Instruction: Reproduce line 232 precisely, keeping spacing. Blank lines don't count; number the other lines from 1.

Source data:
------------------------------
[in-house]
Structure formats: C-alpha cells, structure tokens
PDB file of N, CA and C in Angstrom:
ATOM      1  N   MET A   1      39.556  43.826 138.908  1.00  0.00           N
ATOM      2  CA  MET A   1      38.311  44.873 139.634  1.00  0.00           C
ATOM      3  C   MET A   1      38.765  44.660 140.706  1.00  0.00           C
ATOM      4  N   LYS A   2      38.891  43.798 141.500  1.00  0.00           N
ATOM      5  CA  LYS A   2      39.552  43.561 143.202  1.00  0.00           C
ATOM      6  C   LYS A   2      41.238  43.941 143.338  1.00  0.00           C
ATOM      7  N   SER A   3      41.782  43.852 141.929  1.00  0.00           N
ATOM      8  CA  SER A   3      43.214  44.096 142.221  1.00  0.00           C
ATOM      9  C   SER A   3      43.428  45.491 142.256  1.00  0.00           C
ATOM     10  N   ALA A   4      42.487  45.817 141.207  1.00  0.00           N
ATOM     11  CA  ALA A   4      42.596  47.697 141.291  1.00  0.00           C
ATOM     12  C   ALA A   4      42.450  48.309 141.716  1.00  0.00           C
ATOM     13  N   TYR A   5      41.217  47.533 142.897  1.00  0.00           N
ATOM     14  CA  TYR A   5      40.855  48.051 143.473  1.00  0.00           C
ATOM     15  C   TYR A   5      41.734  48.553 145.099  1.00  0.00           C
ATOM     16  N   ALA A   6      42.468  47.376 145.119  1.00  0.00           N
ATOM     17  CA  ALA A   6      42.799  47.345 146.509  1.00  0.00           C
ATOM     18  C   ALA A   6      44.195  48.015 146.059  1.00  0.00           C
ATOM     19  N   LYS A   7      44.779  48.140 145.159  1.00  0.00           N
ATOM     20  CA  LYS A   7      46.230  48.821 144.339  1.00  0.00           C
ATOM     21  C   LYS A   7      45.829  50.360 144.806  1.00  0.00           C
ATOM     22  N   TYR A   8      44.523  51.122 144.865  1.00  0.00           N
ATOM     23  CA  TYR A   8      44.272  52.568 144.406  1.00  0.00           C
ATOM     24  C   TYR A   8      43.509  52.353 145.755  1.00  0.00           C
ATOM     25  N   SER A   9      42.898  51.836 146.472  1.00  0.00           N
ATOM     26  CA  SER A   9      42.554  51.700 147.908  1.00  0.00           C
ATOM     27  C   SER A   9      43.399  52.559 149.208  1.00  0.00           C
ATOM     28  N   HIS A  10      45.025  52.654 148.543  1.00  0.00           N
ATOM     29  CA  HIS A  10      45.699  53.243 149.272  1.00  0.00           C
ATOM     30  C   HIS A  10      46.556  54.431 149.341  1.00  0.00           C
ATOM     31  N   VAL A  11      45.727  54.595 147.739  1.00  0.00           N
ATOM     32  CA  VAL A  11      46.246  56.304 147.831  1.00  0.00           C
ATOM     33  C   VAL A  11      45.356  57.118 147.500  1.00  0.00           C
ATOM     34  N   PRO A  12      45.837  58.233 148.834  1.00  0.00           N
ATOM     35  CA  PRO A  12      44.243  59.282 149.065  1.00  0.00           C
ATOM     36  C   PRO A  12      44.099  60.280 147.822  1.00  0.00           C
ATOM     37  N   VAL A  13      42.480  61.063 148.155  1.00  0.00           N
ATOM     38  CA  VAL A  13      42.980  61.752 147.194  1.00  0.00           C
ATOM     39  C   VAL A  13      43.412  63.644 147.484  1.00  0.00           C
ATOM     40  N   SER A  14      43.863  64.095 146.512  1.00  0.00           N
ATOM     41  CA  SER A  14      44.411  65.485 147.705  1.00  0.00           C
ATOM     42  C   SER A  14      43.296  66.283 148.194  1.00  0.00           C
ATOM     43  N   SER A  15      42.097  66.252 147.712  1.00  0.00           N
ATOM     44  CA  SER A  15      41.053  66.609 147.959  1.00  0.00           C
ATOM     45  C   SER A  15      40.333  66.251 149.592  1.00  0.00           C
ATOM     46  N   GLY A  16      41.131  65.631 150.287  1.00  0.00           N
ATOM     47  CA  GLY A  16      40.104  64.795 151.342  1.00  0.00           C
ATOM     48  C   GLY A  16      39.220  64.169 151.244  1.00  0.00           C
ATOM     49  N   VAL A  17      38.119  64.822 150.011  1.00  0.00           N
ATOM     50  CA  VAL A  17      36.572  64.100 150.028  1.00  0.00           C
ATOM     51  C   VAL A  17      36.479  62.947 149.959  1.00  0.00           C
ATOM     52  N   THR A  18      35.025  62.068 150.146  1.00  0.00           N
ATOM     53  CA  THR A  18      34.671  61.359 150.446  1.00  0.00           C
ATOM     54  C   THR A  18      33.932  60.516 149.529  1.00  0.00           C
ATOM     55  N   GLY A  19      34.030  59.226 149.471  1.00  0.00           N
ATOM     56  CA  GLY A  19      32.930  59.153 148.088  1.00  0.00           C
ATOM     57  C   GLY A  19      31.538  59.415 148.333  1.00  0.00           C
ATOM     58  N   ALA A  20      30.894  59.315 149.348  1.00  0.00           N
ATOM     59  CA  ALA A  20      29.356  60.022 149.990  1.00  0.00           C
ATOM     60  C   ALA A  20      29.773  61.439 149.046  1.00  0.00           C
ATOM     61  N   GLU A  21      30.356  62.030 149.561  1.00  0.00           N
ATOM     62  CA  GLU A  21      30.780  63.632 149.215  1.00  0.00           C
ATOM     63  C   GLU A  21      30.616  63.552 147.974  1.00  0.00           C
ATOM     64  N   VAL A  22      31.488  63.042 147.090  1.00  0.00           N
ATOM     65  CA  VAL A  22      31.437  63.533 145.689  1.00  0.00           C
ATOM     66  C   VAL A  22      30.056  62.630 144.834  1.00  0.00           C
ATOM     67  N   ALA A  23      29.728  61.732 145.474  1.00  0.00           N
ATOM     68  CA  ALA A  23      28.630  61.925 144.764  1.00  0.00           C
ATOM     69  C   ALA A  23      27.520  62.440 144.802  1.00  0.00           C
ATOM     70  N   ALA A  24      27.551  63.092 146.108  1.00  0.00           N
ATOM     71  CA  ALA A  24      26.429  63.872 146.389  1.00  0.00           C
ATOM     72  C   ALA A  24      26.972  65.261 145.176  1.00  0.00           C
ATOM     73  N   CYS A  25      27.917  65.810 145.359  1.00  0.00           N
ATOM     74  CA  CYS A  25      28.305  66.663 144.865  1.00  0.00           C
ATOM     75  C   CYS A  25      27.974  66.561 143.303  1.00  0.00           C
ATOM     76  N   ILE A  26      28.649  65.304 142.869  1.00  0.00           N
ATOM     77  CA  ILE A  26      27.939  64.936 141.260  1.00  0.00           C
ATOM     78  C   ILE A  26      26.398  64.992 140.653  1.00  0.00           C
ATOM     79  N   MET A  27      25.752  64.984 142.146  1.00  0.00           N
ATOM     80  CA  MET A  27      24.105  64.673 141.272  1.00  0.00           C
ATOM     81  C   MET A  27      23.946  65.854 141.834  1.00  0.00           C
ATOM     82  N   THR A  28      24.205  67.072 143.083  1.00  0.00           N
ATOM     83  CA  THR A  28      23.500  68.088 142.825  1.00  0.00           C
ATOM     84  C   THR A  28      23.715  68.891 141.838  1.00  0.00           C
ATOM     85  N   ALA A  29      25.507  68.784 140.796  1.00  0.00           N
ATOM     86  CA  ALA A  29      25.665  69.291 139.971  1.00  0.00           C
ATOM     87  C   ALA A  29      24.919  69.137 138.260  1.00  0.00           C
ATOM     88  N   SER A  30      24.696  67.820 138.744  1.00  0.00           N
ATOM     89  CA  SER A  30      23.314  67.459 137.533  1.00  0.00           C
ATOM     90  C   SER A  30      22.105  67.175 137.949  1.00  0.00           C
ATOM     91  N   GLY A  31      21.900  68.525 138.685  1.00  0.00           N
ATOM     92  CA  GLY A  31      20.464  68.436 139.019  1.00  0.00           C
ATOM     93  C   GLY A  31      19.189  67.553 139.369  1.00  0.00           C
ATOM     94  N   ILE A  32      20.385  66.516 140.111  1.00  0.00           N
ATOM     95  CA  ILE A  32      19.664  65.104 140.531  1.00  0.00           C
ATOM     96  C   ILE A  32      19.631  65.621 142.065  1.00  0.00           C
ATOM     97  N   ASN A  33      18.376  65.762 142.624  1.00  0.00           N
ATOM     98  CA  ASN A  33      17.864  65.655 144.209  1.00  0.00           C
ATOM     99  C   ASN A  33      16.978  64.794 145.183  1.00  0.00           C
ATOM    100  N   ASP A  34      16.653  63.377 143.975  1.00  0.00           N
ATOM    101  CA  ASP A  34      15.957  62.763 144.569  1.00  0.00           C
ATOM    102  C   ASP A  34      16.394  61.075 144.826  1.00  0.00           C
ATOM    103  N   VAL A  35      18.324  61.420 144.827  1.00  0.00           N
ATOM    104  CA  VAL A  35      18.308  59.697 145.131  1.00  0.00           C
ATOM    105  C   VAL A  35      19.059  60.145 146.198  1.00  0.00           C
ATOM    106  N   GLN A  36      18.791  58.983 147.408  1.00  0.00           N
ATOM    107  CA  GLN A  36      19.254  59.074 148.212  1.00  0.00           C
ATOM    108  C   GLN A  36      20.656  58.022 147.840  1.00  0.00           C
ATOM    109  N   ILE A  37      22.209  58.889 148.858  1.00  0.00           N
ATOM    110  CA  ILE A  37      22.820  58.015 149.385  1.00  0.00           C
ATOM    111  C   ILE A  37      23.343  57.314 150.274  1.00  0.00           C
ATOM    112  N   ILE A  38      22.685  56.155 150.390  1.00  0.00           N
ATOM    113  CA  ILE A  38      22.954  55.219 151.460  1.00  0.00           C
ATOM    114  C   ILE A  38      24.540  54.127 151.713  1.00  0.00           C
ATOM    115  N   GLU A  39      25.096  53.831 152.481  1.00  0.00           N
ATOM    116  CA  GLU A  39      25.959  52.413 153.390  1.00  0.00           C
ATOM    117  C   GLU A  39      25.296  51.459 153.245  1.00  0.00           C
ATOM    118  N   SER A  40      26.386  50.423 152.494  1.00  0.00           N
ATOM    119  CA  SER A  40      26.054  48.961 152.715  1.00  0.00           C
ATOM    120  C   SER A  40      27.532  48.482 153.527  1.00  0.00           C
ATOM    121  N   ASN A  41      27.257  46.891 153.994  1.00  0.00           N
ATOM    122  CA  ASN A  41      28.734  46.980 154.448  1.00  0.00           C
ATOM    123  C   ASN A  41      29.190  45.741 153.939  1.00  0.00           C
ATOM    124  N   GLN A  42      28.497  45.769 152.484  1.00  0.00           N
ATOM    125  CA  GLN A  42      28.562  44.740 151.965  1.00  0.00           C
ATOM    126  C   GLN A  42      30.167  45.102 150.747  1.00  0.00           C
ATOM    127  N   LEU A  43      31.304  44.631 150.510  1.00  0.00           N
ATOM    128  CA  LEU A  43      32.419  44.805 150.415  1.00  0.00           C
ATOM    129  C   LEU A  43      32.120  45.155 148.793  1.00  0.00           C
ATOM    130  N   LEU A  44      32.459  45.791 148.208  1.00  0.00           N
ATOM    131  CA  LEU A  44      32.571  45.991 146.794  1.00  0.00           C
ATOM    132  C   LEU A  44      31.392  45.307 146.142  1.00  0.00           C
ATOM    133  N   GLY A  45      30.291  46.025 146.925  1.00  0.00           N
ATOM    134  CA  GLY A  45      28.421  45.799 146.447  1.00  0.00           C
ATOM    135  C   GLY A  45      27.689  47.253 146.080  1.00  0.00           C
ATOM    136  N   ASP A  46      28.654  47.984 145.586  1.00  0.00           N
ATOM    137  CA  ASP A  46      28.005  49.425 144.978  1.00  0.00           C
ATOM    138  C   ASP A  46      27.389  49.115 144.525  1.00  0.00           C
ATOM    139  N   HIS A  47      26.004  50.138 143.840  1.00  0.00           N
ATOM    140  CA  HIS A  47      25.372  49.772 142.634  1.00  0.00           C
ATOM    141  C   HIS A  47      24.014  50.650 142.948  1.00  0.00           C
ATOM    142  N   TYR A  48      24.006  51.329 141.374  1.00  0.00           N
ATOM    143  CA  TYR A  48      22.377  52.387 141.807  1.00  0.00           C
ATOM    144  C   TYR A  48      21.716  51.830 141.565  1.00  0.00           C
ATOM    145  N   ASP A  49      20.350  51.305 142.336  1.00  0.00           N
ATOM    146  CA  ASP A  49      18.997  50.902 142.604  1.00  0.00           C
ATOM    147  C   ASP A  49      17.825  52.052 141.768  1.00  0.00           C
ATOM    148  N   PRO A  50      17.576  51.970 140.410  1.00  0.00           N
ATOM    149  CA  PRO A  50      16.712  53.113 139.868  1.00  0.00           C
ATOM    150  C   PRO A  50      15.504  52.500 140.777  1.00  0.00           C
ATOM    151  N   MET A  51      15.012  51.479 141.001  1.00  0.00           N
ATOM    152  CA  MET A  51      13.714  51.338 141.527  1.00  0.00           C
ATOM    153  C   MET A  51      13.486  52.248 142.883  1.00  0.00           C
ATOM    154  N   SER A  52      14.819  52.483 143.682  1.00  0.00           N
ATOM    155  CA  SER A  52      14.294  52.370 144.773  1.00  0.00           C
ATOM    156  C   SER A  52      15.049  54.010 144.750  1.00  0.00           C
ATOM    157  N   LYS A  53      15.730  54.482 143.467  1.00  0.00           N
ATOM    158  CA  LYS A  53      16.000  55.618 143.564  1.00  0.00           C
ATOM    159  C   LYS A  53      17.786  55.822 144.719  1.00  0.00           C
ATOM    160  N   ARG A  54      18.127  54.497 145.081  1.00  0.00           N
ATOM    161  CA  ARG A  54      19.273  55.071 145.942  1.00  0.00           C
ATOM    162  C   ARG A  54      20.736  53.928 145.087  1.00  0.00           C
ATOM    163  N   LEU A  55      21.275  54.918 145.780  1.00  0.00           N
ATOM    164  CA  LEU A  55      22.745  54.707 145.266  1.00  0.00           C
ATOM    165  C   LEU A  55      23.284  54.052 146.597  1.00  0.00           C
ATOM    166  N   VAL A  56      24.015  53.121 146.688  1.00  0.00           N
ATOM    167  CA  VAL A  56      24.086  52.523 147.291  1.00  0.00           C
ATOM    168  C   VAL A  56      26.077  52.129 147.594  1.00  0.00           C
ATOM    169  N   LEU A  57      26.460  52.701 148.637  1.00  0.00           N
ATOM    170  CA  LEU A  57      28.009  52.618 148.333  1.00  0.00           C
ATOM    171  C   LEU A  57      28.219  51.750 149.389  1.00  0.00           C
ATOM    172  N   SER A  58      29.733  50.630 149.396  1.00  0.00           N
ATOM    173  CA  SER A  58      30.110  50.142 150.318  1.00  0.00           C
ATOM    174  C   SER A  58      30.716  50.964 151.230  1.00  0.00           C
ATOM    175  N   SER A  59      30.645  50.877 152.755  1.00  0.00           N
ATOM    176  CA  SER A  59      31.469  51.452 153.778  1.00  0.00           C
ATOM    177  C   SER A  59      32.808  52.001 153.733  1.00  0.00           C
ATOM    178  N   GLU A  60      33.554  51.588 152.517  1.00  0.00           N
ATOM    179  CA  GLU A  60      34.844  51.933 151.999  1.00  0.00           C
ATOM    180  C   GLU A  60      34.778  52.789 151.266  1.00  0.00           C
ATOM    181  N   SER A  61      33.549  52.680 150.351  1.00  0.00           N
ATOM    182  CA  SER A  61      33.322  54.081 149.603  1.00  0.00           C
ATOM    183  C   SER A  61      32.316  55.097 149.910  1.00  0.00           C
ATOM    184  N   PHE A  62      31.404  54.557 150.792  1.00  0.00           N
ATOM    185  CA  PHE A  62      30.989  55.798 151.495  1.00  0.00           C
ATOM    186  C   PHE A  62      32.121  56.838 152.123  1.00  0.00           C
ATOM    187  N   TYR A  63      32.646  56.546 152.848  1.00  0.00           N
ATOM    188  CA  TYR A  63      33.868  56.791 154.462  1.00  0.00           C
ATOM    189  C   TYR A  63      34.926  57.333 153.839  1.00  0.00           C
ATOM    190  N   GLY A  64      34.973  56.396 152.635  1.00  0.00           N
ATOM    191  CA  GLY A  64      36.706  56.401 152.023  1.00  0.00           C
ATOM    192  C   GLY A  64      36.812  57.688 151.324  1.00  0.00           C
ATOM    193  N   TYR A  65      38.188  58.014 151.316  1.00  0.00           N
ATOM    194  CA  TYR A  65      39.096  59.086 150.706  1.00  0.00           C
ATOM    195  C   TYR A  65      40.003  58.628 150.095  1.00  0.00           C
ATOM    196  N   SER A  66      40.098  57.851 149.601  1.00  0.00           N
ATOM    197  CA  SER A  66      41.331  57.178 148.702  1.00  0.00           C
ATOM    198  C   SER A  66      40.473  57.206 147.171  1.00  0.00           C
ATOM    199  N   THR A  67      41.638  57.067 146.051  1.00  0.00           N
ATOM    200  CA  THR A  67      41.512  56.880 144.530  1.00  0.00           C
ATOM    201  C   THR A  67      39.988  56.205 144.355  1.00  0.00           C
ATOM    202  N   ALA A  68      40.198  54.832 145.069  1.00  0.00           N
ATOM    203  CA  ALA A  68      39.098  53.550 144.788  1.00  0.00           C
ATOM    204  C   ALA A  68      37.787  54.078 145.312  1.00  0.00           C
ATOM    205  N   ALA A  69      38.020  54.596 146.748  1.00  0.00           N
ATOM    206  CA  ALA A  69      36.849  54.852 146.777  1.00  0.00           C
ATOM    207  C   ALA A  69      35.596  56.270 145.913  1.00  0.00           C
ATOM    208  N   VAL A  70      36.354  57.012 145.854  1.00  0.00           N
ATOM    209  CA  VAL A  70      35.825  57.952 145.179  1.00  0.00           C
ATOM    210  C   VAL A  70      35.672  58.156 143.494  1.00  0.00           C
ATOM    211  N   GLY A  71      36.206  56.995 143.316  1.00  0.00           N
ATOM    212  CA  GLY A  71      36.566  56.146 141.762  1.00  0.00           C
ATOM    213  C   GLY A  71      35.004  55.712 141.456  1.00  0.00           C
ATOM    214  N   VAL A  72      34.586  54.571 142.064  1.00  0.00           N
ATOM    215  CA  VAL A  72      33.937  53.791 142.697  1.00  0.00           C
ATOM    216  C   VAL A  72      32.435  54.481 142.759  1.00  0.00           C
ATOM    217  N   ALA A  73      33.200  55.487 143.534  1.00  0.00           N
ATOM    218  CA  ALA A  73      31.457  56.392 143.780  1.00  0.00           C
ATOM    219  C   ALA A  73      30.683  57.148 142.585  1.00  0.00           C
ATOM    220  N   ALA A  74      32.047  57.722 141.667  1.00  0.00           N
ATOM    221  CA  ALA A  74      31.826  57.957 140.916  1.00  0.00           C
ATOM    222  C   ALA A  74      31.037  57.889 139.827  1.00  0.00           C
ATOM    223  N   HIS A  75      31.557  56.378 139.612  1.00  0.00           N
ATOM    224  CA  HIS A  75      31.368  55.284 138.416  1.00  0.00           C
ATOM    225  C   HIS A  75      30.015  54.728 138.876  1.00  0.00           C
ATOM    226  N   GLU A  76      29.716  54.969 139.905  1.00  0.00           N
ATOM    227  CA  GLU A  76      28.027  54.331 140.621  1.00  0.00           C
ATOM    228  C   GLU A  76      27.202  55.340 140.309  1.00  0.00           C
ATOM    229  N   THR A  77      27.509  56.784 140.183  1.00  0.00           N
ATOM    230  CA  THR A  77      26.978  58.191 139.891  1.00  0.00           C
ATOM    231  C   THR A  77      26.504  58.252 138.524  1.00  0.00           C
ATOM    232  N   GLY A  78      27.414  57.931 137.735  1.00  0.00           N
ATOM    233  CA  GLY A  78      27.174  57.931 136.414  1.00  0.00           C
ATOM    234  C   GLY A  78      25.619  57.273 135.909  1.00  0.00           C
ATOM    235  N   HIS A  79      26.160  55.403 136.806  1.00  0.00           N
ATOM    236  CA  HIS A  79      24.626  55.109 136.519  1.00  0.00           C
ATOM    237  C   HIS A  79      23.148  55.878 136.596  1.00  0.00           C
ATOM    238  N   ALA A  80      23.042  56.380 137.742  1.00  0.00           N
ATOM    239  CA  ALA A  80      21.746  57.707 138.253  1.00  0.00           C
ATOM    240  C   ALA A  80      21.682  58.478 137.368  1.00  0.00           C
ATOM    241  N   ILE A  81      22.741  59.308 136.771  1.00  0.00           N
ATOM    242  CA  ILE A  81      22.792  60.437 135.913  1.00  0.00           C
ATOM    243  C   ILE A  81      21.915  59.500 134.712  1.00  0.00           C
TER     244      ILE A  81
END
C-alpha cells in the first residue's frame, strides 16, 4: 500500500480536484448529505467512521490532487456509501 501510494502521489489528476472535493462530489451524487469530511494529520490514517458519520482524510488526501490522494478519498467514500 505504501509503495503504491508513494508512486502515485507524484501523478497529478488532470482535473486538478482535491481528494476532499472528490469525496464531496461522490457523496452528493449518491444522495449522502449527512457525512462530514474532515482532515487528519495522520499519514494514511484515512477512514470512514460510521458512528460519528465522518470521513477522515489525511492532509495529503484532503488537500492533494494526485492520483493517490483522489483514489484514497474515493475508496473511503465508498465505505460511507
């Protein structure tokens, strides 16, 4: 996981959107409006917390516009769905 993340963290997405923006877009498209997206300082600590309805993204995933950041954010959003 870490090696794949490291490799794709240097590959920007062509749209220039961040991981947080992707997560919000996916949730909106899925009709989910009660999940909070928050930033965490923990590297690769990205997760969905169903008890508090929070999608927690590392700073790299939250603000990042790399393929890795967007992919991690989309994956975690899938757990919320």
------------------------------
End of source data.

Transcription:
ATOM    229  N   THR A  77      27.509  56.784 140.183  1.00  0.00           N